I think compiler optimization normally reduces (sub)expressions that depend on constant values only.
If an expression contains variables whose value is bound at run-time, only some basic properties can be checked, e.g. when comparing an unsigned integer with 0, like this:
unsigned int c;
if (c < 0)
On the other hand, I do not think that it makes sense (or that it is even possible) for a compiler to try and investigate more complex properties of an expression that are valid for all possible inputs and optimize based on that. What to do for example with:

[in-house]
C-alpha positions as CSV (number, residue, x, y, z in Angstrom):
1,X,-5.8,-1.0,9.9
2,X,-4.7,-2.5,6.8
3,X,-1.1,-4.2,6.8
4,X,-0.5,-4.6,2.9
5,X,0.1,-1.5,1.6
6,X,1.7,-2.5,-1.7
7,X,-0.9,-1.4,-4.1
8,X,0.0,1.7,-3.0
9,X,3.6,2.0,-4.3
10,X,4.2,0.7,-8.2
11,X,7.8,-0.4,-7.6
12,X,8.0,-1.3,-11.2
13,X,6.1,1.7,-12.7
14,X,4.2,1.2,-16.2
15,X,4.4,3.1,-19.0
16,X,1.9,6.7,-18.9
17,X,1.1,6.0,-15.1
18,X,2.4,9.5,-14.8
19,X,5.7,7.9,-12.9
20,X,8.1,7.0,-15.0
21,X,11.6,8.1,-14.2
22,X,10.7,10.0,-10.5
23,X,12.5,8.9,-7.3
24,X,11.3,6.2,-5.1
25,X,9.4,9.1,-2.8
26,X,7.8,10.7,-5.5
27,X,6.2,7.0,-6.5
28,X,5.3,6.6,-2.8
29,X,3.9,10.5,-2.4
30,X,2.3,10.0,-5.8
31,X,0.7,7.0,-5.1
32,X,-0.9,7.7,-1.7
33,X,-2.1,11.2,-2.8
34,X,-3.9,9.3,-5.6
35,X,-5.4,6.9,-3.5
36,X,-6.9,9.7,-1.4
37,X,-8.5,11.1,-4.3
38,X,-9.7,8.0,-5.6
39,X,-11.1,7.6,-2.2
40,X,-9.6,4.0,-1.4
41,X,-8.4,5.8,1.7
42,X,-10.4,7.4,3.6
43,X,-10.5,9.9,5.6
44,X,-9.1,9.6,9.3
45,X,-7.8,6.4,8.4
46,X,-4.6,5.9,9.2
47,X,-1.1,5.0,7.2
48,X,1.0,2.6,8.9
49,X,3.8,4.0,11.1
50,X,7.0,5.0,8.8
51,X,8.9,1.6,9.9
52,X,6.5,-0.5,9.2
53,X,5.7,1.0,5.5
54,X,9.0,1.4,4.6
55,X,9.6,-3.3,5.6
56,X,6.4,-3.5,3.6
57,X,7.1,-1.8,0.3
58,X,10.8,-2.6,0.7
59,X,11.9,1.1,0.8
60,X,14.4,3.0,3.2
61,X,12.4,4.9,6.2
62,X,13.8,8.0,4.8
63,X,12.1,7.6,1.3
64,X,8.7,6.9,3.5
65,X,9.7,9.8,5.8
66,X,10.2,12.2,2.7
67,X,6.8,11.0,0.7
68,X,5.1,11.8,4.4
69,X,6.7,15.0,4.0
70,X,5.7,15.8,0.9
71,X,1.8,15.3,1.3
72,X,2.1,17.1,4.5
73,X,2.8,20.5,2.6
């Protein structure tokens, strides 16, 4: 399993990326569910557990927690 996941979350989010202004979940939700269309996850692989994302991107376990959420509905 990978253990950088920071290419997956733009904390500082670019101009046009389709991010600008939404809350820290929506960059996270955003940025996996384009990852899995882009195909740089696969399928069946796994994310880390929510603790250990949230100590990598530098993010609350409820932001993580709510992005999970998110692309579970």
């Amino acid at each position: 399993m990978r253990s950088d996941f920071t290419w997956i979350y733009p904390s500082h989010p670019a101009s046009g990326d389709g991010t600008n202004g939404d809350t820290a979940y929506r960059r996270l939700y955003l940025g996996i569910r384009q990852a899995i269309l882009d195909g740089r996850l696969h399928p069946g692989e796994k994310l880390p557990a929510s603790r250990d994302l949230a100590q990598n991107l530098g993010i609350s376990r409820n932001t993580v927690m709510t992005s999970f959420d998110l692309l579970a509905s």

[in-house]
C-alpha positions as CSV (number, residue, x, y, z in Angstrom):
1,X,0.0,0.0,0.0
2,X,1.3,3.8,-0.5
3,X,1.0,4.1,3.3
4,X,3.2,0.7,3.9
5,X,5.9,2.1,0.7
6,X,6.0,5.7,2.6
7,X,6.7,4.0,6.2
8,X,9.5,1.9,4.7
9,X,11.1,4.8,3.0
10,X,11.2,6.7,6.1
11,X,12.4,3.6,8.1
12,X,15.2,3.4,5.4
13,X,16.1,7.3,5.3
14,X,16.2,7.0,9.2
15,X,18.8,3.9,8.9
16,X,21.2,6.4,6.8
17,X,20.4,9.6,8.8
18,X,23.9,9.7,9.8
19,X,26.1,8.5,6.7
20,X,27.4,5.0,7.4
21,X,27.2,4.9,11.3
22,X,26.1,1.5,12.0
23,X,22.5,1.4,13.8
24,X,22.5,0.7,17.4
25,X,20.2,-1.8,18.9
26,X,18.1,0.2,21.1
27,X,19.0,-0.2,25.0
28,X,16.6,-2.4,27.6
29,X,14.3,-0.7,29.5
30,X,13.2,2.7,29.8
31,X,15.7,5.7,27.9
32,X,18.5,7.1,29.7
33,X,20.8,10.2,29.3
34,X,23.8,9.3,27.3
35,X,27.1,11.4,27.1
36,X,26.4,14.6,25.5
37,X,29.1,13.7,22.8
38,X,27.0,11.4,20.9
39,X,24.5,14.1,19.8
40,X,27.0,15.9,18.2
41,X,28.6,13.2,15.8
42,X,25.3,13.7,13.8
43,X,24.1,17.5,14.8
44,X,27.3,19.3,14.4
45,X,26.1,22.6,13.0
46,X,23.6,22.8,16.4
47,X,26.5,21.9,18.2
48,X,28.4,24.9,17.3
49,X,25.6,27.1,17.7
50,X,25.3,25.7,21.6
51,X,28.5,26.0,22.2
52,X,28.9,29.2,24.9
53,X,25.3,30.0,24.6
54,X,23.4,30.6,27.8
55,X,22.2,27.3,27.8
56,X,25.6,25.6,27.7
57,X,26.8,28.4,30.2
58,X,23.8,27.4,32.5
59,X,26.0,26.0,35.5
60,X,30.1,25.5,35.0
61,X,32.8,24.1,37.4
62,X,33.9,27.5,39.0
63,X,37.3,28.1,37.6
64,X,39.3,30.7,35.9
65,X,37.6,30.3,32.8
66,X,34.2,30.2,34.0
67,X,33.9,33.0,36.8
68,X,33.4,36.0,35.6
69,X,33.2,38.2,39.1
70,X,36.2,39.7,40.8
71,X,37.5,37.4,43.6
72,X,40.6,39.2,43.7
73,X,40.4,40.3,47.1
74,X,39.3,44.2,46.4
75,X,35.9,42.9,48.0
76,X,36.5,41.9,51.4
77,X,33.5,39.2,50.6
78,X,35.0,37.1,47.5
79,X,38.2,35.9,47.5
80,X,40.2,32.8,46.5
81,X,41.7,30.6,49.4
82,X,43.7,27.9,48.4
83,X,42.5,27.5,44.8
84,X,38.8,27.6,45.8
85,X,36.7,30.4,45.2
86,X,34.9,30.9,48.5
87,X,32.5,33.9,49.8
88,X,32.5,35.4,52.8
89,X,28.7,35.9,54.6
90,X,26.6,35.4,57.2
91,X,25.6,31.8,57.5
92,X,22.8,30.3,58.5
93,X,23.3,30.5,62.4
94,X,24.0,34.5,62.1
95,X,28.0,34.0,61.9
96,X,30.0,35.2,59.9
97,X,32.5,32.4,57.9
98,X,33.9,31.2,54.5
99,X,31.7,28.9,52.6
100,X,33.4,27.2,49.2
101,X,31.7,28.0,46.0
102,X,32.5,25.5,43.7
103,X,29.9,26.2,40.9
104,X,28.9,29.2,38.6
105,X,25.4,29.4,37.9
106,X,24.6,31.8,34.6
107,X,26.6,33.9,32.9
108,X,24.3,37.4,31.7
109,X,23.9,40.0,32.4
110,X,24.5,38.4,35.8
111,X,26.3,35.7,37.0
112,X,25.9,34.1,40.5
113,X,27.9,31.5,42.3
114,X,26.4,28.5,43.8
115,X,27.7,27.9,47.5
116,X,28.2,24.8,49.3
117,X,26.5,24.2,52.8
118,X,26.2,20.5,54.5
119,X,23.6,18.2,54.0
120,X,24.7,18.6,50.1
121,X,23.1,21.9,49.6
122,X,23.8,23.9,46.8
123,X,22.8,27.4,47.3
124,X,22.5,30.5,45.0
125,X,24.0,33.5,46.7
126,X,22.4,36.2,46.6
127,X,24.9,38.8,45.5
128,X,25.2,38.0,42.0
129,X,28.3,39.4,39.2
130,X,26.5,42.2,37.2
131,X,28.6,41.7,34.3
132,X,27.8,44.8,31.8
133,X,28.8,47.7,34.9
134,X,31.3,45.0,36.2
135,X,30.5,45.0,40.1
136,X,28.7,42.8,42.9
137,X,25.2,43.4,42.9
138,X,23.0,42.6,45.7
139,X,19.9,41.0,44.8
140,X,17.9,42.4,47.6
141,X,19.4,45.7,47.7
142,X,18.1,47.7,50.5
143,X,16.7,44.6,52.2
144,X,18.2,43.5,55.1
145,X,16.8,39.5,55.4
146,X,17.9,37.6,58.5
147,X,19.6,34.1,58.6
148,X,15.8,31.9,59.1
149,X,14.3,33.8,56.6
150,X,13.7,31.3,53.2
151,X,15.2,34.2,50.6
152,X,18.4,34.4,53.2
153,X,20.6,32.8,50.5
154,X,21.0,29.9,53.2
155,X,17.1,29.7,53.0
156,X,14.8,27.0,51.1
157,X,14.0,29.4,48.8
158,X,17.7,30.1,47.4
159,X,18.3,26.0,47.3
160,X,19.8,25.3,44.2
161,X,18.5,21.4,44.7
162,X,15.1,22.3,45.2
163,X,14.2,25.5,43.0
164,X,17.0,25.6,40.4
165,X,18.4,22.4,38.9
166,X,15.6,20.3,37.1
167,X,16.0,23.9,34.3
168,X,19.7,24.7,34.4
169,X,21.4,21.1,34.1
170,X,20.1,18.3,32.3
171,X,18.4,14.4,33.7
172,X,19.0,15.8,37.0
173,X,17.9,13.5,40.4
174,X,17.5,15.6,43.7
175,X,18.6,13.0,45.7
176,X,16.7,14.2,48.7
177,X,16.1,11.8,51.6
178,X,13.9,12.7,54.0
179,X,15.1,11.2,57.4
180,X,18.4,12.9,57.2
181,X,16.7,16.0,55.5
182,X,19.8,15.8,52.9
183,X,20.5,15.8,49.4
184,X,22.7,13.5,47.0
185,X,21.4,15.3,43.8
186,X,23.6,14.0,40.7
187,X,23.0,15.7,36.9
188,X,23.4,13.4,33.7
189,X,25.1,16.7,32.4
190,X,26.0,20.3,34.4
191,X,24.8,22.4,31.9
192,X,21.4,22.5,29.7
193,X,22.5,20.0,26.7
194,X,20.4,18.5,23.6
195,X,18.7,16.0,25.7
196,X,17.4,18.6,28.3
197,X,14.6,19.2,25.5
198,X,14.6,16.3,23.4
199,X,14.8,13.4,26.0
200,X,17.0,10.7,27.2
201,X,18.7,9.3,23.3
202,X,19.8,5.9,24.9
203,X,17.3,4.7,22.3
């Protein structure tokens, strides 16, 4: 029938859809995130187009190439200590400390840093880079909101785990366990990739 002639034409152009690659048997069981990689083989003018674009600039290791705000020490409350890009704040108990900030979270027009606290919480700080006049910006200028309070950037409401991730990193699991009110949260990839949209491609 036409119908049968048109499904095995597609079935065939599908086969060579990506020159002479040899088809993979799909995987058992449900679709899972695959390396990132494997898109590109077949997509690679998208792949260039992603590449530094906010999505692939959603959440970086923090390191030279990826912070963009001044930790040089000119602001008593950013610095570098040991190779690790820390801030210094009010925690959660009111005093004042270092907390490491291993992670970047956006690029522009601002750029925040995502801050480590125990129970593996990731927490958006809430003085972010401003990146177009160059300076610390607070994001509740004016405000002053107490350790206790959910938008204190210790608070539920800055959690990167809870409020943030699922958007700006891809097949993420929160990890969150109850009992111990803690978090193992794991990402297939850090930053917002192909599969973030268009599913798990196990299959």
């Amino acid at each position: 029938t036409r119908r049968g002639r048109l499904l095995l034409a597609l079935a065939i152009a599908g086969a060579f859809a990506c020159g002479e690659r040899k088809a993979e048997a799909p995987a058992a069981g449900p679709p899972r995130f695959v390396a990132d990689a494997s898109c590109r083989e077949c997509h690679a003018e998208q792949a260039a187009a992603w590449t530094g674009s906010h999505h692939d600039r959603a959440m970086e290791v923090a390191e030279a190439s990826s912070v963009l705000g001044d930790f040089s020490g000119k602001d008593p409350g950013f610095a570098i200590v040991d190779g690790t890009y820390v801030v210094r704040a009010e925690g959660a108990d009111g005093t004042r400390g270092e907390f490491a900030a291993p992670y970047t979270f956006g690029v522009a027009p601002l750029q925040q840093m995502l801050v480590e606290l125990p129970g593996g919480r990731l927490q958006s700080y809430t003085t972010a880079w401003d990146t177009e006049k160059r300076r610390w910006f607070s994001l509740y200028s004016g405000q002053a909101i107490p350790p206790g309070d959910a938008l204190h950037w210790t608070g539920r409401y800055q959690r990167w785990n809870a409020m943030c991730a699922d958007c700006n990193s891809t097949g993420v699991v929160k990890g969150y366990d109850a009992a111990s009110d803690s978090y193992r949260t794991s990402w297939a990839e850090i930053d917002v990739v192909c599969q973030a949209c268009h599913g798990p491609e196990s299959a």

unsigned int a, b, c, n;
std::cin >> a;
std::cin >> b;
std::cin >> c;
std::cin >> n;
if (n > 2 && pow(a, n) + pow(b, n) == pow(c, n))
std::cout << "OK";
Apart from possible computation errors due to rounding or overflow the program will never execute the body of the if block(see this wikipedia article for some background), but how should a compiler be able to determine this?
Proving (let alone discovering) theorems about mathematical expression is too complex (or even not computable in certain cases) so it cannot be used as a compiler optimization technique.